Star Wars

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Dr. Medulla
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Re: Star Wars

Post by Dr. Medulla » 02 Jan 2018, 6:48pm

Flex wrote:
02 Jan 2018, 5:57pm
I think I get what you're saying, but I still didn't really read it the way you did watching the flick. Would the Falcon getting vaporized in the final moments have come as a surprise (outside of the metataxtual read that knows a film franchise isn't going to wipe out a ship with all its leads when there's a bankable next installment to film, naturally)? It would have for me, since I think it would have pretty cynically wiped out the struggle and growth that our characters went through this whole time. I guess I'd juxtapose what I think was the movie's careful, deliberate character development against the backdrop of what was (I agree) the most bleak of Star Wars story sequences to date. If the entire thrust of the movie was to interrogate the meaning of heroism, hope and sacrifice (and one of the things I liked was that it landed firmly on the idea that sacrifice in the name of victory is not, inherently, heroic or acceptable. While some life-giving sacrifice was valorised, the movie was equally firm that no life is inherently expendable and there are - perhaps many - times when saving those you love is more important than sacrifice to destroy an enemy) then the Falcon blowing up in that context would have been harshly dissonant. I think the character arcs are so vital to the movie that decoupling them from the scenarios those characters are set into is cleaving away an important tool to reading what's going on in the film, and how we respond to what's on screen.
Whoa whoa whoa, at no time was I suggesting that the Falcon be destroyed! Only that the way the narrative was structured, with one high-tension encounter after another, with the resistance number shrinking a little more each time, there was no reason not to have them go thru yet another seat-of-their-pants fight before escaping. My critique of the storytelling is that it doesn't have an appealing (ymmv, of course) rhythm and logic, and so why not have yet another death-defying battle? Of course they have to escape. Destroying the Falcon would be wholly insane.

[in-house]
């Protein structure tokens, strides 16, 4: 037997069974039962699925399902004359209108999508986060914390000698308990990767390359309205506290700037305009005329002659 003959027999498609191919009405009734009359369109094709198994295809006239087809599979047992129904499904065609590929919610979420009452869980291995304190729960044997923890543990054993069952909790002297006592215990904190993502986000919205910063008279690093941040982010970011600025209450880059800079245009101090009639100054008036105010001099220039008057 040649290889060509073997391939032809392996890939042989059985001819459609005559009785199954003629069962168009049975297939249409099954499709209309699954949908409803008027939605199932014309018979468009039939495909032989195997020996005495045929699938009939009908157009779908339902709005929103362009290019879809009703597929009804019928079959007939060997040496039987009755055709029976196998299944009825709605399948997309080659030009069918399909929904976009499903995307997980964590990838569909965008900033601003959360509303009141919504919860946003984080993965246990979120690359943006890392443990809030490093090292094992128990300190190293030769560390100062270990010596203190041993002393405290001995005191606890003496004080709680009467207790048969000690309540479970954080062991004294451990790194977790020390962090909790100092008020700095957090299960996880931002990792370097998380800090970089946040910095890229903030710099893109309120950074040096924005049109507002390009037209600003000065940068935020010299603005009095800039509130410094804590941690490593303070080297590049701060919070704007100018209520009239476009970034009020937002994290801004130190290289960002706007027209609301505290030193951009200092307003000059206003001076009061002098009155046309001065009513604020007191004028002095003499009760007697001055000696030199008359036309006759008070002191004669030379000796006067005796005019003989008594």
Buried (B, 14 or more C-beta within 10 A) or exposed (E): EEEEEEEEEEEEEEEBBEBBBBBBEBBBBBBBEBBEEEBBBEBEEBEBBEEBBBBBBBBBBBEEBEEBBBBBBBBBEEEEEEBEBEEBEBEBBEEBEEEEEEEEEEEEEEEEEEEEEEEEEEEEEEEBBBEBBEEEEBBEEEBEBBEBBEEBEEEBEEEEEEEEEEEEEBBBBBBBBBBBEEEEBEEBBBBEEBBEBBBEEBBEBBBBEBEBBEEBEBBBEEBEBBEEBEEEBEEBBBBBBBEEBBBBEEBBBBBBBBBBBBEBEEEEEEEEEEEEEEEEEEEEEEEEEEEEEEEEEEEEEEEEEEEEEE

I think that Rogue One, and continuing with this flick, did a lot to give credibility to the franchise for caring about the regular members of the Rebellion who aren't high falutin' generals or Skywalkers. I mean, yeah, Rose's sister is similar to the death of any X-wing fighter, and that's part of the point. Heroic sacrifice isn't something to strive for or to embrace so readily, which is what Holdo's arc grapples with (It helps that the fantastic Laura Dern pulls it off).
And I think that's the crucial point where we differ—about the appropriate scale of the Star Wars story. The first two trilogies (even the shitty prequels) and Abrams' revival all work on a grand scale. Drawing from pre-modern conceptions of heroism and storytelling, these people are chosen by events to do great deeds. Not for nothing was the original Star Wars called a space opera. While I liked Rogue One as a movie, with its ambiguities of justified behaviour and purpose, I didn't think it was a good Star Wars film because it operates on that more "street level" scale and the characters are less chosen than choose to act. That is, it's modern. I'd argue that your preference for Rogue One means that you fundamentally reject the core concept behind Lucas' vision—being chosen to do great deeds, not choosing to do them.
As an aside, and not specifically pertaining to this discussion, my special lady friend is of Asian decent and found the inclusion of Rose and her sister's stories in the film extremely powerful.